Letters From Ramanashram – GREATNESS OF MAN

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THE GREATNESS OF MAN

2nd May, 1948

After writing to you the gist of yesterday’s discussion about practice of meditation and desirelessness, I wanted to give you the number of the chapter and the number of the Slokas that were quoted but could not locate them easily in the Gita. So I thought the best thing would be to ask Bhagavan himself. I went to the Asramam early in the afternoon by about 230. Not many people were there. I gave Bhagavan my copy of the Gita. Bhagavan was not only pleased to point out the Slokas but also once again explained their meaning to me. While doing so some Andhras came there in a group and sat down. One of them asked, “Swami, what is the easiest way to attain Moksha?”

Bhagavan said with a smile, “That is just what I am explaining now. As and when the mind goes astray, it should be turned inward and made to steady itself in the thought of the Self. That is the only way.”

Another said, “To do so, the repeating of the name of Rama is good, is it not?” “Certainly; it is good,” said Bhagavan. “What could be better? The greatness of the Japa (repeating) of the name of Rama is extraordinary,” and looking at me, he said, “You know the story of Namadeva. He is reported to have told one Devotee, ‘If you want to know the greatness of the name of Rama you must first know what your own name is, (Own name means one’s real nature Swarupa), who you are and how you were born. Unless you know your own origin, you will not know Your Name.’ This idea is found in the Abhangas of Namadeva written in Marathi language. Someone wrote Adhyatma Ramayana in great detail in the Malay alam language. It is stated in that book that when Anjaneya went in search of Sita, he seated himself opposite to Ravana in the Durbar Hall on a high pedestal and fearlessly spoke to him thus: ‘Oh Ravana, I give you a teaching (Upadesa) for attaining liberation (Moksha). Please listen to me carefully. It is certain that the Self (Atma) gets purified by intense devotion to Hari, who is in the lotus of the Heart at all times. The ego gets destroyed and then the sin gets destroyed. Afterwards, in its place, the knowledge of the transcendent Self emerges. With a pure mind and with the Bliss (Ananda) generated by a firm knowledge of the Self, the two letters ‘Ra’ ‘Ma’ which are like Mantras, will repeat themselves within you automatically. What more is required for a person who has this knowledge, however little it might be? Hence worship the lotus feet of Vishnu, which will remove all worldly fears, which are dear to all devotees and which shine as brightly as the light of a crore of Suns. Give up the ignorance of your mind.’ This has been mentioned in two or three Slokas in the Sanskrit Adhyatrna Ramayanam but not as elaborately as in the Malayalam text. Is the greatness of the name of Rama ordinary?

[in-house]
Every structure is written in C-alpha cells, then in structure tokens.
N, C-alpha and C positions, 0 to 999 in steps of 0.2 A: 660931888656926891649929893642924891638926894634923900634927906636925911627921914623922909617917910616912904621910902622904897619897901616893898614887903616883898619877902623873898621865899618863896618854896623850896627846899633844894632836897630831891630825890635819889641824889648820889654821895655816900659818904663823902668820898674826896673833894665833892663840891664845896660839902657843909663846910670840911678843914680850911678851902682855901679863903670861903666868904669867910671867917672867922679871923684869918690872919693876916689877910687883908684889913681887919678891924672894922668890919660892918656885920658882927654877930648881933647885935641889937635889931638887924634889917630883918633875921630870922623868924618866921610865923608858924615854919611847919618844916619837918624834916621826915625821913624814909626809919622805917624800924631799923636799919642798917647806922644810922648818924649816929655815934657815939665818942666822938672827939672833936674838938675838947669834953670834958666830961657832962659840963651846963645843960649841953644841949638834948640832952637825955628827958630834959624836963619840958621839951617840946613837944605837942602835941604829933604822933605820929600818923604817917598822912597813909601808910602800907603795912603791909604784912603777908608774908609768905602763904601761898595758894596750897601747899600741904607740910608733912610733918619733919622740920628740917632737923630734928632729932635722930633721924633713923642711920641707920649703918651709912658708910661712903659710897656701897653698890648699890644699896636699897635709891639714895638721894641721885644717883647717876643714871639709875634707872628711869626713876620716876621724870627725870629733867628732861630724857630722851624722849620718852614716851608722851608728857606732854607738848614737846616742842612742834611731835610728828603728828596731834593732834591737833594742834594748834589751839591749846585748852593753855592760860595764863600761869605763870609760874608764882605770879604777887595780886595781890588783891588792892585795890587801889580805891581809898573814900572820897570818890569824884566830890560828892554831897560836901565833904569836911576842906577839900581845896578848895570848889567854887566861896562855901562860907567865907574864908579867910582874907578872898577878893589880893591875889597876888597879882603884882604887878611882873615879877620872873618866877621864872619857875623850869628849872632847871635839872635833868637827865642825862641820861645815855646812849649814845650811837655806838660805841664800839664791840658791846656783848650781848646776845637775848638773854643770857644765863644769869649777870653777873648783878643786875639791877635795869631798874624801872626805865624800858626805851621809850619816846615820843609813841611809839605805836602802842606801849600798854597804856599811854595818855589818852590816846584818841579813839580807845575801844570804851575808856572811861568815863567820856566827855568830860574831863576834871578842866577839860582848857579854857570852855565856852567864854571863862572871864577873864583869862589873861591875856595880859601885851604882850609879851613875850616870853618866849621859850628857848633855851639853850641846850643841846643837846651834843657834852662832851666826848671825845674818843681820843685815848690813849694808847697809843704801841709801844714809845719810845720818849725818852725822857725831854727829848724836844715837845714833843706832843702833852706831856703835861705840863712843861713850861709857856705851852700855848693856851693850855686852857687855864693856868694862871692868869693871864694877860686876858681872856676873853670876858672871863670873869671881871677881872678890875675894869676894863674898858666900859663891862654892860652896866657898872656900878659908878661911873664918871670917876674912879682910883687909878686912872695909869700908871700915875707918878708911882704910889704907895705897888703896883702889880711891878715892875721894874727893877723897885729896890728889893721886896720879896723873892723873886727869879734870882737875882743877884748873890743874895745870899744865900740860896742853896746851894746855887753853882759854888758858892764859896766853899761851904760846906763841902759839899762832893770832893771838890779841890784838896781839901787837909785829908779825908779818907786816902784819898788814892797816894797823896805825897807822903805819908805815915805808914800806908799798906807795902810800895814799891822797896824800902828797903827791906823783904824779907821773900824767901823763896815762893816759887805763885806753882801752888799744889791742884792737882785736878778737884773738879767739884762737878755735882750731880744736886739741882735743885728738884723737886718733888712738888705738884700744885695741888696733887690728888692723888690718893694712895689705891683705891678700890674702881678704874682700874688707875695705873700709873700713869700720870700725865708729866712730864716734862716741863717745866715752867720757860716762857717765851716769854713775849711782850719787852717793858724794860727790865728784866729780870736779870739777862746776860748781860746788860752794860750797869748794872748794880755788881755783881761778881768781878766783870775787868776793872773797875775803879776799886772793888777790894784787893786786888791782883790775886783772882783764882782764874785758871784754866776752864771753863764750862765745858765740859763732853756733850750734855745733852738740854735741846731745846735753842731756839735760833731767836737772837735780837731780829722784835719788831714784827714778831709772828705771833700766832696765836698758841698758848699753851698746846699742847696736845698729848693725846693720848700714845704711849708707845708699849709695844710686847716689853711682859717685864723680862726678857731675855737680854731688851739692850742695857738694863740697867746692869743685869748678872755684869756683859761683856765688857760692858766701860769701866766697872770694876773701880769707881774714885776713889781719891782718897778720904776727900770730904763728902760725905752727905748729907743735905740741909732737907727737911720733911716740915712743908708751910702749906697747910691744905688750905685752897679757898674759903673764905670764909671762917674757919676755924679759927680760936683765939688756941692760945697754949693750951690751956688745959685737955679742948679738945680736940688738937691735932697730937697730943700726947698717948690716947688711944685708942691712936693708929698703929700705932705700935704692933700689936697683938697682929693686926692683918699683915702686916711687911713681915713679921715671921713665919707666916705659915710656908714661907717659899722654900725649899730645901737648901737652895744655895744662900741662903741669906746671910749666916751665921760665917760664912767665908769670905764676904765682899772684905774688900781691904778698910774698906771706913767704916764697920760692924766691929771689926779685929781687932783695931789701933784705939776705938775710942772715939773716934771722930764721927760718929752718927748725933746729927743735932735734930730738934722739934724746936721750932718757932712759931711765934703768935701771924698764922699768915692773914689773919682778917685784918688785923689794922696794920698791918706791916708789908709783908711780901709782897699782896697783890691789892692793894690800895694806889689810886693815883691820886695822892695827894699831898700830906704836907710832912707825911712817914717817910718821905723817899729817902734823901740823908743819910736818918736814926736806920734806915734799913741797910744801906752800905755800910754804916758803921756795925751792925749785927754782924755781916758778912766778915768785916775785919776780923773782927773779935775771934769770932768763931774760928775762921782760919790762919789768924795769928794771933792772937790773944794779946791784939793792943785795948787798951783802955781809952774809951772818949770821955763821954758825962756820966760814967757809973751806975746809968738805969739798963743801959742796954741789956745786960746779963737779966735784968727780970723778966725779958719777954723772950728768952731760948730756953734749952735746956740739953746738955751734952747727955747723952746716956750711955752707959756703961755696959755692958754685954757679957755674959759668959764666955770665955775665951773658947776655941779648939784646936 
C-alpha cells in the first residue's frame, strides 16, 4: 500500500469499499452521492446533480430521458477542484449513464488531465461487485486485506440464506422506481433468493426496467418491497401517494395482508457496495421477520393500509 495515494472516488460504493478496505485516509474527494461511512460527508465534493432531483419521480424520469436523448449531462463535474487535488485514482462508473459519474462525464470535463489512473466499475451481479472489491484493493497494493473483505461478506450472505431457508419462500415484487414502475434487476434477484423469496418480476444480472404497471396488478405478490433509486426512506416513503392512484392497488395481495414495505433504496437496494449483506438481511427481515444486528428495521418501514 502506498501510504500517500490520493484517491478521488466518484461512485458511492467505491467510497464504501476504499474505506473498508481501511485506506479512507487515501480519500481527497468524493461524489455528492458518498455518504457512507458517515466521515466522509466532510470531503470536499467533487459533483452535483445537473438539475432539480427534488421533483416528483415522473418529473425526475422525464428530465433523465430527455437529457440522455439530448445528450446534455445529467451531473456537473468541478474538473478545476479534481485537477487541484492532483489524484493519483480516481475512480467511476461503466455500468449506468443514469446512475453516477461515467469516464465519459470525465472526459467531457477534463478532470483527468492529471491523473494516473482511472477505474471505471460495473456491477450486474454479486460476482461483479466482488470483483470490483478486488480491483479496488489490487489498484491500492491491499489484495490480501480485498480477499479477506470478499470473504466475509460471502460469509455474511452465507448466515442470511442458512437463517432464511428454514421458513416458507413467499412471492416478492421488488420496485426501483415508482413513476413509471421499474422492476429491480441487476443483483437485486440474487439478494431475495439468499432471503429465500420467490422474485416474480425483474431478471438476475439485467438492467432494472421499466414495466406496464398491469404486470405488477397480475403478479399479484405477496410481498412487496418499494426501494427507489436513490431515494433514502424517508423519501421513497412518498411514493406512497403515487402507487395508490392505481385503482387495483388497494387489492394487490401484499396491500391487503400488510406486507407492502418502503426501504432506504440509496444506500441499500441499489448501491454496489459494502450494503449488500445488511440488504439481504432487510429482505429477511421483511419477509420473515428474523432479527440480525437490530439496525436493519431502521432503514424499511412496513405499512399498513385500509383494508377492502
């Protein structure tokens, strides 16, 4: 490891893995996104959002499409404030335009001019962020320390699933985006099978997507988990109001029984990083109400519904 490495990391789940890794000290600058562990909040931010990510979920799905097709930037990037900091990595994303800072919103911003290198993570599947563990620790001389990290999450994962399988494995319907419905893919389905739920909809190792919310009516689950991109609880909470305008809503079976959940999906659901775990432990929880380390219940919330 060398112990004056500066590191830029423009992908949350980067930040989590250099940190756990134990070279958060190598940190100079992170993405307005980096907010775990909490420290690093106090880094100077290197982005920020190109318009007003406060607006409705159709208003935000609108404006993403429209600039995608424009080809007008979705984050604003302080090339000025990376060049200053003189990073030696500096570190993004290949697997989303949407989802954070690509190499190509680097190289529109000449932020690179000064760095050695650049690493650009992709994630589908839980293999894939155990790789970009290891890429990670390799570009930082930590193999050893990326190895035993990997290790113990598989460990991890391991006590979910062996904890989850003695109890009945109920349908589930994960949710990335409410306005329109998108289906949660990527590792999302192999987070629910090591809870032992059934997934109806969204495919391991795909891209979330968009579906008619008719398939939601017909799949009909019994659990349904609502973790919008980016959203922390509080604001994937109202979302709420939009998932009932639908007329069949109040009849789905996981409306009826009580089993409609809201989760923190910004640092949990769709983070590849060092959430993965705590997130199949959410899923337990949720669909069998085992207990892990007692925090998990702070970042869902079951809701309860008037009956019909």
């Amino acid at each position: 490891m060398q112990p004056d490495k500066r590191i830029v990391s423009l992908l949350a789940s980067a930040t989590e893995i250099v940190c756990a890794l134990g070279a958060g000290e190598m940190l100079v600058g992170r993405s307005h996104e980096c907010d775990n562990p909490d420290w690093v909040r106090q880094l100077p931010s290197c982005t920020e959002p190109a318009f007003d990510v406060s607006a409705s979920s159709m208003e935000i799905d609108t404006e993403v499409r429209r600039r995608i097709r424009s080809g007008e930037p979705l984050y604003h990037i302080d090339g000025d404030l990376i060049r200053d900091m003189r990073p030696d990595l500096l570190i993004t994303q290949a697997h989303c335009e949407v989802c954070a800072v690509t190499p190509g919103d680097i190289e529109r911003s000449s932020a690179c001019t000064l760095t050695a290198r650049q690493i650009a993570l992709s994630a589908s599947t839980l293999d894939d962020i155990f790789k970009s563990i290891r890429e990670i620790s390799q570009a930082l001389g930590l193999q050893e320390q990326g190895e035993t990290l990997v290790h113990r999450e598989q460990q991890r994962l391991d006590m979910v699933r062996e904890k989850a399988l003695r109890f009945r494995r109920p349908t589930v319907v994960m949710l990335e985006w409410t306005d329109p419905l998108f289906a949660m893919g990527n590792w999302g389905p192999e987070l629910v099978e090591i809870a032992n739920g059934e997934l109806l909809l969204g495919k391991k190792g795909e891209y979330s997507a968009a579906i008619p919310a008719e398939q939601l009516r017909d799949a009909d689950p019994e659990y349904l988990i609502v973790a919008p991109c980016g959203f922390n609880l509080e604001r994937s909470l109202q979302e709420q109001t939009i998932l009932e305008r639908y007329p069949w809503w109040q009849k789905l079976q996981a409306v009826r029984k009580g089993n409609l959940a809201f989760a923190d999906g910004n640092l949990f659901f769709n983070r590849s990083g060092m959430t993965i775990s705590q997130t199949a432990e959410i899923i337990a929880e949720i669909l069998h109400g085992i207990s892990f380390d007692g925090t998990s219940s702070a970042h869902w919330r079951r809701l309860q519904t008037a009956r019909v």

“But one thing. The method of repeating the name (Japa) must be known. In the case of all Japa it is stated ‘Pranayame Viniyogaha’ which means that the breath is to be controlled first, and then Japa should be done. In other words the mind must be controlled. Sambanda is a devotee of Siva. He explained in a verse the way to do the Japa of Panchakshari (five letters) of Lord Siva’s name. Its meaning is that one should close Navadwaras (the nine apertures of the human body, i.e. 2 eyes, 2 ears, 2 nostrils, mouth, anus and the organ of generation), lock them and seal them; otherwise the mind will run away. After sealing the nine doors, do Panchakshari Japa (repeating the five letters). If, by controlling the senses, the mind can be controlled, i.e. submerged, that which remains is the Self. One meditates on one’s Self and the Japa becomes one’s own Self.”

“Is that state called ‘Ajapa’?” asked someone else.

Bhagavan: “That which is repeated inwardly is ‘Ajapa’ but how could the one which is repeated by the mouth be ‘Ajapa’?”

Devotee: “Will it be possible for all people at all times to do Japa like that?”

Bhagavan: “No, it will not be possible. That is why elders have said that you should do Japa for some time, sing for a while, read, write and thus turn the mind to good deeds and prevent it from getting into bad habits. The Gita also says that one should stop the mind from wandering by practice and desirelessness. Even Japa is like that. The mind should gradually be made single-pointed while performing Japa. It is to get that single-pointedness that all the other practices have been prescribed for spiritual practice (Sadhana)”.

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